As a central component of the sector, public higher education systems enroll more than half of all postsecondary students in the United States—upwards of 10 million students each year. These systems are essential drivers of state and national economies and of our democracy. The vastness of their reach also means they hold enormous responsibility. Governing boards, state officials, and system chief executives (“system heads”) are each responsible for upholding public trust and advancing the performance of the system; it is difficult to overstate the importance of that work...
The issue of college completion has become a hot-button topic for higher education and the public in recent years. While completion is not a new issue, several national and state-level efforts, including President Obama’s 2020 college-completion goal to increase the number of college graduates to 50 percent of the population, have brought increased attention to this issue.
Shared governance—the principle that acknowledges the final institutional authority of governing boards and distributed authority to the administration and faculty—is a basic tenet in higher education. When working well, it brings a wealth of ideas to critical conversations and creates a sense of inclusiveness that strengthens support for decisions.
The role of college president comes with many challenges, requiring deft maneuvering in many different contexts and considerable planning. While focused on the daily business at hand, however, a university leader may not invest in the requisite level of thinking, planning, and strategizing that is needed to leave the presidency when it comes time to retire.
2015 Survey of Board Professionals: Who They Are, What They Do, and Their Important Role in Governance
Board professionals provide critical support, planning, and coordination of important board functions. Their work is often unheralded and conducted behind the scenes, but it is critical to the success and performance of the board.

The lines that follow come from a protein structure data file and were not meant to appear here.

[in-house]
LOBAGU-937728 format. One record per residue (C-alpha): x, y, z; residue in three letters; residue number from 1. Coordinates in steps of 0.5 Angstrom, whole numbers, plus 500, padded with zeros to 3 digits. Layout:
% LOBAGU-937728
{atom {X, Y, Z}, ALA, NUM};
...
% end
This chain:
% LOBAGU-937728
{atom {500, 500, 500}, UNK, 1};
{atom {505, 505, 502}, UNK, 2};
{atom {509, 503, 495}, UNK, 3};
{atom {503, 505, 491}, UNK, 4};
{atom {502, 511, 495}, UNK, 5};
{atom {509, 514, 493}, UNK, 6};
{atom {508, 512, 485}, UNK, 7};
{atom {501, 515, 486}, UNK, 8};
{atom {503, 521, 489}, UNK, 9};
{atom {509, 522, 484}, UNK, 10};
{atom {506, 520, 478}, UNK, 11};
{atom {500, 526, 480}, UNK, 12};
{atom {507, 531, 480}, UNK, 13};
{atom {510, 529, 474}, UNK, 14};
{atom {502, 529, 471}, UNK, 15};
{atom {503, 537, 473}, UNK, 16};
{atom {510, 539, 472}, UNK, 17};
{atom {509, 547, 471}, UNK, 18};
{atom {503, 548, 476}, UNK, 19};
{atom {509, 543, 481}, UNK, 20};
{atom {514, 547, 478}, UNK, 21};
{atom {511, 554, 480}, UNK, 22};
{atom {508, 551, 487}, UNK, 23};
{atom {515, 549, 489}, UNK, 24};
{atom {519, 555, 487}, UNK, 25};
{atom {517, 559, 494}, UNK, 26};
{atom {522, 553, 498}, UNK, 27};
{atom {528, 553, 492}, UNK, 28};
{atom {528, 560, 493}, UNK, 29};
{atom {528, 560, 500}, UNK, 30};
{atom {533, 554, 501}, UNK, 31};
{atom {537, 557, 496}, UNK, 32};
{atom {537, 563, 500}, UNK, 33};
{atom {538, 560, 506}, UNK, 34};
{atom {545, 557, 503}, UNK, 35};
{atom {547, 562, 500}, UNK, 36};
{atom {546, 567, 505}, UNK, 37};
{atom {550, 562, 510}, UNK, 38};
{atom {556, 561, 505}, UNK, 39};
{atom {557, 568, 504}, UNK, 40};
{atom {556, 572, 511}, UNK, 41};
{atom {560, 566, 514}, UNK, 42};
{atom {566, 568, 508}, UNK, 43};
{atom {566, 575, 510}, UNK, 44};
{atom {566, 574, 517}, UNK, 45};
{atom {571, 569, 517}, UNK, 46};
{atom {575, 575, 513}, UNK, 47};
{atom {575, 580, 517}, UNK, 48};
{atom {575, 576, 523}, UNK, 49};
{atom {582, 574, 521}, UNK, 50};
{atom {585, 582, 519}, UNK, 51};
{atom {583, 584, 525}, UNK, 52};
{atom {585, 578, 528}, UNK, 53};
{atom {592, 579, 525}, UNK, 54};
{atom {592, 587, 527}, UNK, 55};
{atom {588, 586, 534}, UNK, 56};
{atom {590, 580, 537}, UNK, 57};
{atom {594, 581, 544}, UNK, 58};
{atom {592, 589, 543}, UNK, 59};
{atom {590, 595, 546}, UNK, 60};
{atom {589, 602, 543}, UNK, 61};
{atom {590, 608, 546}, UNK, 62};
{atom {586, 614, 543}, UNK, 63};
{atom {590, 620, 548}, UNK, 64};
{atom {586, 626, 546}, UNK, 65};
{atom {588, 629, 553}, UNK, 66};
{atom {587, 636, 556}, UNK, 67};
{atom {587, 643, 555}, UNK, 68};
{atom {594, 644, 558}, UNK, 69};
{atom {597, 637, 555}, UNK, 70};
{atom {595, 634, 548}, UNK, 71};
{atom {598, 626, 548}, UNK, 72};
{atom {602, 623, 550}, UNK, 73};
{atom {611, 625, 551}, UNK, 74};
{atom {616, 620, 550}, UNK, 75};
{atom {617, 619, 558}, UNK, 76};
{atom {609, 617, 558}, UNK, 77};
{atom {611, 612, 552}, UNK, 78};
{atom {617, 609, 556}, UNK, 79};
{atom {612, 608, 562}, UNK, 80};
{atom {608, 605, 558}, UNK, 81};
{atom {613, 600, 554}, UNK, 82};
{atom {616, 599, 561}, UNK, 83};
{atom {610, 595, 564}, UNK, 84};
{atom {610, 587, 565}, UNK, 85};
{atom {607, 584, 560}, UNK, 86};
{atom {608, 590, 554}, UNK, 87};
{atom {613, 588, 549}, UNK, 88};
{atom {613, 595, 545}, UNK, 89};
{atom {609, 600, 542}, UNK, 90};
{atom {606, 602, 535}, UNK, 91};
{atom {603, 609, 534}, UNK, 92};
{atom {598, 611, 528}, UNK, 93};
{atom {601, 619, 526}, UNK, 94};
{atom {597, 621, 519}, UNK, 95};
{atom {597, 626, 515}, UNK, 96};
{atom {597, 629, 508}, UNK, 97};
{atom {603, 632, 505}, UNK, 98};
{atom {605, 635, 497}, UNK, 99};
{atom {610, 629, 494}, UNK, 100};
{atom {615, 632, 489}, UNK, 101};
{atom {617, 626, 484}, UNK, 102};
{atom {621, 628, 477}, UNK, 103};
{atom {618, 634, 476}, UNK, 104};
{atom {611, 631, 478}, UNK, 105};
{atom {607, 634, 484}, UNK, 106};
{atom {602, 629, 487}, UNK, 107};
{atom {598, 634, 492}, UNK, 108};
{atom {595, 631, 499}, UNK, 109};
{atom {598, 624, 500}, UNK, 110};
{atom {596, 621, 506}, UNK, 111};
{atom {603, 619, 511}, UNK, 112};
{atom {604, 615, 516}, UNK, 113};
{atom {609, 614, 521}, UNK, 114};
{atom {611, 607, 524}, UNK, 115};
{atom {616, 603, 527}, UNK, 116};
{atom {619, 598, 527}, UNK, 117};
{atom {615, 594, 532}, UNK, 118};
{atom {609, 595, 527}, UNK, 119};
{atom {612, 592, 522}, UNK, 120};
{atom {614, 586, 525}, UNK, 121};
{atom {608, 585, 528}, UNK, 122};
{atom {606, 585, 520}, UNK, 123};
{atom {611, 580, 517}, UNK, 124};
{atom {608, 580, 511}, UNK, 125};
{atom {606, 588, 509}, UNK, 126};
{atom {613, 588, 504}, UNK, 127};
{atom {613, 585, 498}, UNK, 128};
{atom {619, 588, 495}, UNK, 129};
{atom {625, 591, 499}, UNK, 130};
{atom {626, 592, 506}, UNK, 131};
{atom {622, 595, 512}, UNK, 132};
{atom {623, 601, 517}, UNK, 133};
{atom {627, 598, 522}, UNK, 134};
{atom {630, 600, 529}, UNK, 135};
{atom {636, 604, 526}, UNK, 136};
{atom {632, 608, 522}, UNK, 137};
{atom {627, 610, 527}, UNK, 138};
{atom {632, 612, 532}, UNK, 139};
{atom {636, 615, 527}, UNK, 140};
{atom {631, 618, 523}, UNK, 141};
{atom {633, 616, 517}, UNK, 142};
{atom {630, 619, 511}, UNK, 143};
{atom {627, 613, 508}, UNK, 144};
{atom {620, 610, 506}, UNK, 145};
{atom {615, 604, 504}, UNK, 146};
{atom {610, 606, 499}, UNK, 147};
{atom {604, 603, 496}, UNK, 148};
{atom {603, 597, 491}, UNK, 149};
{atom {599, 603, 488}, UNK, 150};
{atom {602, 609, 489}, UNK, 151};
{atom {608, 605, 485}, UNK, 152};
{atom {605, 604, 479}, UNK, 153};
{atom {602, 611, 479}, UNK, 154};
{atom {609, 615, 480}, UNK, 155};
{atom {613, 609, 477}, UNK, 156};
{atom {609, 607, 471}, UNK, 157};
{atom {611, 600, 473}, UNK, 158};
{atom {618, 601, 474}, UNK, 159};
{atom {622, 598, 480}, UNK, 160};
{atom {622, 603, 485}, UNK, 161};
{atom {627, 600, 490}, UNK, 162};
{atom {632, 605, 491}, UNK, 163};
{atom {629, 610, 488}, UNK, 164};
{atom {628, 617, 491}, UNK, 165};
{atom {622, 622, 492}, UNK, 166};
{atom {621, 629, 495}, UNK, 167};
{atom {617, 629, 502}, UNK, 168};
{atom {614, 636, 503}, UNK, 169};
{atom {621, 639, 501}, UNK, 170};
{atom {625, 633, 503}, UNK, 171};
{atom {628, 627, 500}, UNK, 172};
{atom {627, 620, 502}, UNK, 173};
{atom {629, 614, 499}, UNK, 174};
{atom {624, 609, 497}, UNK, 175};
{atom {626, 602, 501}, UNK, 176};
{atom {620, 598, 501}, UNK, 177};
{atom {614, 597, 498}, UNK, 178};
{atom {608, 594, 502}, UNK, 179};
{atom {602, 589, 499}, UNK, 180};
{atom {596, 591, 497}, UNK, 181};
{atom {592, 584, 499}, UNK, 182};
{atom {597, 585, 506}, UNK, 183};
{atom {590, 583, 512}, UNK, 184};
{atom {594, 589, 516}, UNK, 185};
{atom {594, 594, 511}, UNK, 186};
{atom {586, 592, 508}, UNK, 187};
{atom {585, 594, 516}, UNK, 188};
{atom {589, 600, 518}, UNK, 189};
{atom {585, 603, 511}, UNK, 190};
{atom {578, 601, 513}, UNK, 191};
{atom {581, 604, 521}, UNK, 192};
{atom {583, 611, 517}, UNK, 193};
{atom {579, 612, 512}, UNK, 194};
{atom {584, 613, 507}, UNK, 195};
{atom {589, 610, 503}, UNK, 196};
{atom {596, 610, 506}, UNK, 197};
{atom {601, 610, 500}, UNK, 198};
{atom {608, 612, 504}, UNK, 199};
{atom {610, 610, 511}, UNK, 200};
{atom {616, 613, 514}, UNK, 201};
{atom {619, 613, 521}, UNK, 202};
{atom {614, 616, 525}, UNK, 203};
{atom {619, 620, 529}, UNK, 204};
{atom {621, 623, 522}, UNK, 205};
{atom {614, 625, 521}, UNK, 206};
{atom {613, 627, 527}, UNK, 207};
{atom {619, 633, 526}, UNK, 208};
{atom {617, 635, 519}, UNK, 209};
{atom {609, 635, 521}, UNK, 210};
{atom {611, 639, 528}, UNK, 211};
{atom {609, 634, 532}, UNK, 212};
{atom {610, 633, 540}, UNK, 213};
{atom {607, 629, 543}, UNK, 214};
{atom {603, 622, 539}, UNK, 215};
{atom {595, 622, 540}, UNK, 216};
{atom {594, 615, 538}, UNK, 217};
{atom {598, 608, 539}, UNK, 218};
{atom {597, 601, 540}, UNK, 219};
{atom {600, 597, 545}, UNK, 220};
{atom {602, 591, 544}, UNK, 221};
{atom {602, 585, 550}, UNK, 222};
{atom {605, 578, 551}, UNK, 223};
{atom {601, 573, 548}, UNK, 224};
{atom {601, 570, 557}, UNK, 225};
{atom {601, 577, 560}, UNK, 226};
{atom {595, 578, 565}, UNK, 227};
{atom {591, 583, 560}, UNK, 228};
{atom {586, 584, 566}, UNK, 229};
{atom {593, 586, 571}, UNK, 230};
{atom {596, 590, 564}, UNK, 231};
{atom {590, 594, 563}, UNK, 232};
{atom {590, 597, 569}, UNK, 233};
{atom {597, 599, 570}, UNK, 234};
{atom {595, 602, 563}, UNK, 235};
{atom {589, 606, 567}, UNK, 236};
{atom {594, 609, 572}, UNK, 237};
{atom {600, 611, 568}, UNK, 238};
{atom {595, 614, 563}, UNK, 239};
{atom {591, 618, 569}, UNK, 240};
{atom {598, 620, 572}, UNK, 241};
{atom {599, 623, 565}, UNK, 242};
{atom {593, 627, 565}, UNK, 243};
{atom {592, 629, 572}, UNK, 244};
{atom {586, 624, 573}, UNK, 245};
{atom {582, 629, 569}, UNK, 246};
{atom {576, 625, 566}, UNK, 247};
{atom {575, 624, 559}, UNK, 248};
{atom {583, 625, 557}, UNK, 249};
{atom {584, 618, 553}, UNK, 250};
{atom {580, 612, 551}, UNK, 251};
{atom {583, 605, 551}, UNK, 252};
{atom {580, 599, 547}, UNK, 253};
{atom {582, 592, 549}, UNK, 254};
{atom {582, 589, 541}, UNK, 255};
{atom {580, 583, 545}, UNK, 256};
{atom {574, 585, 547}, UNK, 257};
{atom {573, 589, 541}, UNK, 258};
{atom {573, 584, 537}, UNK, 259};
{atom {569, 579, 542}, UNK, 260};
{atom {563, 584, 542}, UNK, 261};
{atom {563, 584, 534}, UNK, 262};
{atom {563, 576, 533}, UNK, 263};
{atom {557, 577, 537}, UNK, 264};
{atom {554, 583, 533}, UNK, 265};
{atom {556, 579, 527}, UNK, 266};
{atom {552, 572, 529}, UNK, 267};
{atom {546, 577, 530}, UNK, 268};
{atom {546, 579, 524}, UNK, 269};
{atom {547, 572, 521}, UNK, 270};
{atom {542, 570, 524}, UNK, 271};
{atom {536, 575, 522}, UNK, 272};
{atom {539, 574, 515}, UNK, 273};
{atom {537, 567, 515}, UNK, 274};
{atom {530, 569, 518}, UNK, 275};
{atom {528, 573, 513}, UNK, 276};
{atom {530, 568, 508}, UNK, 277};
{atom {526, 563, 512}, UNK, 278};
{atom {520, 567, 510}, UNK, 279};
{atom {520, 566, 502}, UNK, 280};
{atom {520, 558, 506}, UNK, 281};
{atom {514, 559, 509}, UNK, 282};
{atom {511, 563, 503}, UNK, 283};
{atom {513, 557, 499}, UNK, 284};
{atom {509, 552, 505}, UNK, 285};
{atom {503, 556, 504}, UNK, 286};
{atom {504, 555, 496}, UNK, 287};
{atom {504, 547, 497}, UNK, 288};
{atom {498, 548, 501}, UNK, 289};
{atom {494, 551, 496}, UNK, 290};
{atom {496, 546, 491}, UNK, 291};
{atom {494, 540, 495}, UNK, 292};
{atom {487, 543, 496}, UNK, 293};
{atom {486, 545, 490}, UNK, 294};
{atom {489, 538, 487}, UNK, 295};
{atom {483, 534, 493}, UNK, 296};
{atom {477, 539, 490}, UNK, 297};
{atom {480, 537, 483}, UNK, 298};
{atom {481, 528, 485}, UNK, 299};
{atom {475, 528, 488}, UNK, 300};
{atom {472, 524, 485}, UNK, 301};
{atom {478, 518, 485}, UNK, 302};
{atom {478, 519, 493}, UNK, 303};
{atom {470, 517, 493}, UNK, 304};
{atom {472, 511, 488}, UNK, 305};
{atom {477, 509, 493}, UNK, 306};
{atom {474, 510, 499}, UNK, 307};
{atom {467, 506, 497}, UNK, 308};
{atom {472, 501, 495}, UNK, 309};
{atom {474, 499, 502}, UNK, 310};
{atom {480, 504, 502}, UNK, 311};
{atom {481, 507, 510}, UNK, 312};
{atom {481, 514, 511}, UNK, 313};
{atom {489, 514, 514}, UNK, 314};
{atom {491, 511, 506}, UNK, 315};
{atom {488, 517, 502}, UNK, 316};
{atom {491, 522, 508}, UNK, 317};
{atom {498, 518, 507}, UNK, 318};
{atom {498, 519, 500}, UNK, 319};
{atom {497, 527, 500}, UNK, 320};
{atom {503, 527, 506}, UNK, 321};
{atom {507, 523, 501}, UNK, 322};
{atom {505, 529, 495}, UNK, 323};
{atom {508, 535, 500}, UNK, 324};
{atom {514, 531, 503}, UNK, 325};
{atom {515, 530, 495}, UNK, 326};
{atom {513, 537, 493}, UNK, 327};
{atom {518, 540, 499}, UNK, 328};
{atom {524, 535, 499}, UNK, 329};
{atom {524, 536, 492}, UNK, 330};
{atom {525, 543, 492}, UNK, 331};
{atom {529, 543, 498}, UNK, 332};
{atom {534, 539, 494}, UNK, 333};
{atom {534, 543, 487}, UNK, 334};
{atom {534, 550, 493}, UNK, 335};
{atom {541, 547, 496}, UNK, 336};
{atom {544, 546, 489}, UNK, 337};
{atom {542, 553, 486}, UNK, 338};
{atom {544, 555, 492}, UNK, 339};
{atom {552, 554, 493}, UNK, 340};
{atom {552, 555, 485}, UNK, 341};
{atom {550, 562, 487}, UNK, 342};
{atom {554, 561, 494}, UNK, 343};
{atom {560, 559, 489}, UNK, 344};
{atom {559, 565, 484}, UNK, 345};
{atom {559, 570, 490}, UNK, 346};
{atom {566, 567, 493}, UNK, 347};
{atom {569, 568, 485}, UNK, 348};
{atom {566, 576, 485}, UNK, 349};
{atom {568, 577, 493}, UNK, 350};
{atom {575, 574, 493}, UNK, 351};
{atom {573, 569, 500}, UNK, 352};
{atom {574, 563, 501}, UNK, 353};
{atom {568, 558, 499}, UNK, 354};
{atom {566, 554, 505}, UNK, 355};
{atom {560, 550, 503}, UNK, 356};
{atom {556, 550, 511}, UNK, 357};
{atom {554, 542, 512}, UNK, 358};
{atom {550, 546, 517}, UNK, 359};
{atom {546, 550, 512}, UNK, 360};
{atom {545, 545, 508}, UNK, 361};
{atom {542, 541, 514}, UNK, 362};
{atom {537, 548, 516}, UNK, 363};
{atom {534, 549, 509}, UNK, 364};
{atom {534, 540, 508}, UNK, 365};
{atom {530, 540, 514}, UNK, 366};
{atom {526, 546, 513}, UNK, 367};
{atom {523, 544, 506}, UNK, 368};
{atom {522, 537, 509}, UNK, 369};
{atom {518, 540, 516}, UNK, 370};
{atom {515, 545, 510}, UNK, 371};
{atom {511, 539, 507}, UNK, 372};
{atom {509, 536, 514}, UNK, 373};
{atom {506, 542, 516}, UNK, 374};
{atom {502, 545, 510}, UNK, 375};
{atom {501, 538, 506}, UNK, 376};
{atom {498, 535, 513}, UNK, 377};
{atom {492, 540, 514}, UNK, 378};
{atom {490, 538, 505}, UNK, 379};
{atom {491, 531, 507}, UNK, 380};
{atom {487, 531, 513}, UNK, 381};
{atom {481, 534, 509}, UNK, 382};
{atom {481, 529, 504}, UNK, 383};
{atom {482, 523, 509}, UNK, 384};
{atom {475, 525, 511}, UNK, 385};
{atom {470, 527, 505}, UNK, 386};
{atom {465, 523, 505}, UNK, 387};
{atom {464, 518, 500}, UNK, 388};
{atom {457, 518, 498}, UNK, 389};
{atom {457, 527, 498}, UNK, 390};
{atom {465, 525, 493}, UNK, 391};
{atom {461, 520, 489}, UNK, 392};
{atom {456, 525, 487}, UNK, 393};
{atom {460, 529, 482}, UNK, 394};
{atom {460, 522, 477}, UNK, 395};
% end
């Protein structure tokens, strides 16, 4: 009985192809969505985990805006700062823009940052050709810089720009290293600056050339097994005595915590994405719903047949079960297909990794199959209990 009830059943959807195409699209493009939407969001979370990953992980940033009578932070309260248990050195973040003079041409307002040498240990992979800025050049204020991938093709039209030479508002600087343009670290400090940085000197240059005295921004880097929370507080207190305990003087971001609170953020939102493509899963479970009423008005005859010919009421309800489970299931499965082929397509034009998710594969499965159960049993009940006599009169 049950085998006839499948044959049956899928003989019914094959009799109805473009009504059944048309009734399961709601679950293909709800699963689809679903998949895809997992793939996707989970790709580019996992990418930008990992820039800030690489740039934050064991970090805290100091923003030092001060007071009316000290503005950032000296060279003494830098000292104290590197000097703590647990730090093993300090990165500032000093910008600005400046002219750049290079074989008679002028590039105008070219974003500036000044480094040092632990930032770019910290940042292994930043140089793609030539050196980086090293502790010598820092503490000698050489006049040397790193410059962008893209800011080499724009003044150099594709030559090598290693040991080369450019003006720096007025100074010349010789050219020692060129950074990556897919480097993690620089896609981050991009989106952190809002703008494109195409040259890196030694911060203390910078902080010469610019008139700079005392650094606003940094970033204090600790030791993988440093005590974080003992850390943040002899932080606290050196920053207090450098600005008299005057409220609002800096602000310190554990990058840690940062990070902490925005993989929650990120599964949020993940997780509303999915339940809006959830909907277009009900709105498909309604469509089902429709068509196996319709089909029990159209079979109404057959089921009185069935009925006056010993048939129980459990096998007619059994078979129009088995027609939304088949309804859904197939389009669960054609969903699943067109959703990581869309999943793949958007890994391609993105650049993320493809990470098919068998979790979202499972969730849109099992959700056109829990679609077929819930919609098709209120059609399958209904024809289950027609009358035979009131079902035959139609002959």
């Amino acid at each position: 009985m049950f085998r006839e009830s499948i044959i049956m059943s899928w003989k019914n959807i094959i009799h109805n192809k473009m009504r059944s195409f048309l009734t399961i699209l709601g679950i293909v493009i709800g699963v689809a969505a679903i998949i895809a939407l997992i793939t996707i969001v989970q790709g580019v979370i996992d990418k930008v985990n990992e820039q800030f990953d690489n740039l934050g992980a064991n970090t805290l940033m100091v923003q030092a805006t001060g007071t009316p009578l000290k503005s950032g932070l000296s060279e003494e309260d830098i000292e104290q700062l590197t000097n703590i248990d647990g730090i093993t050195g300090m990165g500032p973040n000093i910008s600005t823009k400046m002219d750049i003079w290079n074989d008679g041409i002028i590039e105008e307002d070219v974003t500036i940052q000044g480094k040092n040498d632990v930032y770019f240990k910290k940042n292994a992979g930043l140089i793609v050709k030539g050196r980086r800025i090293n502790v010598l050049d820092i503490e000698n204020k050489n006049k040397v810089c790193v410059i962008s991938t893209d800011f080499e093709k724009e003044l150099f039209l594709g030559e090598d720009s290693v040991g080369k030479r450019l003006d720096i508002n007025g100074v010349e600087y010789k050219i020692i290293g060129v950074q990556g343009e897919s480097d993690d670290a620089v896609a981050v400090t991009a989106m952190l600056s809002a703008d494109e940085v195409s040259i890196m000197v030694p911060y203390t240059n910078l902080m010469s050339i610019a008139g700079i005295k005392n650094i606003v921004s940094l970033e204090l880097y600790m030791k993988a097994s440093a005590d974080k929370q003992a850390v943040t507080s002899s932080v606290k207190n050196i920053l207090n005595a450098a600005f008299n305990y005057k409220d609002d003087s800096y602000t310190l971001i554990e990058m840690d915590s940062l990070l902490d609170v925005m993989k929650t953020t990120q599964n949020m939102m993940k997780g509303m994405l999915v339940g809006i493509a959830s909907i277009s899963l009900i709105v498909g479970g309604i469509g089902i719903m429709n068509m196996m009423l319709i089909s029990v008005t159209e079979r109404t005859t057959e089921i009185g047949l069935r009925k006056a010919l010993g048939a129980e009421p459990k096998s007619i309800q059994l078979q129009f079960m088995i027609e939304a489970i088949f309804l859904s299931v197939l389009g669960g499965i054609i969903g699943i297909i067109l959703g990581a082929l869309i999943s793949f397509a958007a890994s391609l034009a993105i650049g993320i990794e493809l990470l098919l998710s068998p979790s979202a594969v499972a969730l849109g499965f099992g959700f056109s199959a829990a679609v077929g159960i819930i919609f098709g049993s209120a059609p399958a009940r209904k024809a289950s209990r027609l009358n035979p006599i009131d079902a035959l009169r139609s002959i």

This white paper encourages board members to take a step back and think about long-term strategies for ensuring that financial aid policies are consistent with institutional mission at the same time that they serve fiscal and enrollment goals. While board members can determine financial aid and enrollment policies only at the broadest level, it is important that they understand the issues, pro
Growing the Greater Campus: The Use of Institutionally Related Foundations in Real Estate Activities
Public colleges and universities have long turned to institutionally related foundations (“IRFs”) to raise private support and manage endowments and other financial assets.
Governing boards of universities and colleges are facing an unprecedented tidal wave of change that is creating new opportunities, risks, innovations, and disruptions within and beyond the confines of their campuses.
After five years of change and upheaval, why is it that governing boards of colleges and universities continue to consider risk on a largely ad hoc basis?
Report of the National Commission on College and University Board GovernanceThe value of American higher education faces multiple risks, and changes in governance are needed to address them.
Illustrative Memorandum of Understanding Between a Public Institution or System and an Affiliated Foundation
A decade ago, AGB and the Council for Advancement and Support of Education (CASE), working with a national task force, developed an illustrative memorandum of understanding (MOU) that was widely promulgated and served as a model for agreements at many institutions and systems.
Too often, boards spend too little time discussing student learning, student outcomes, and student success. As stewards of the whole of the institution, the oversight of educational quality is a primary obligation of governing boards.
- 1 of 3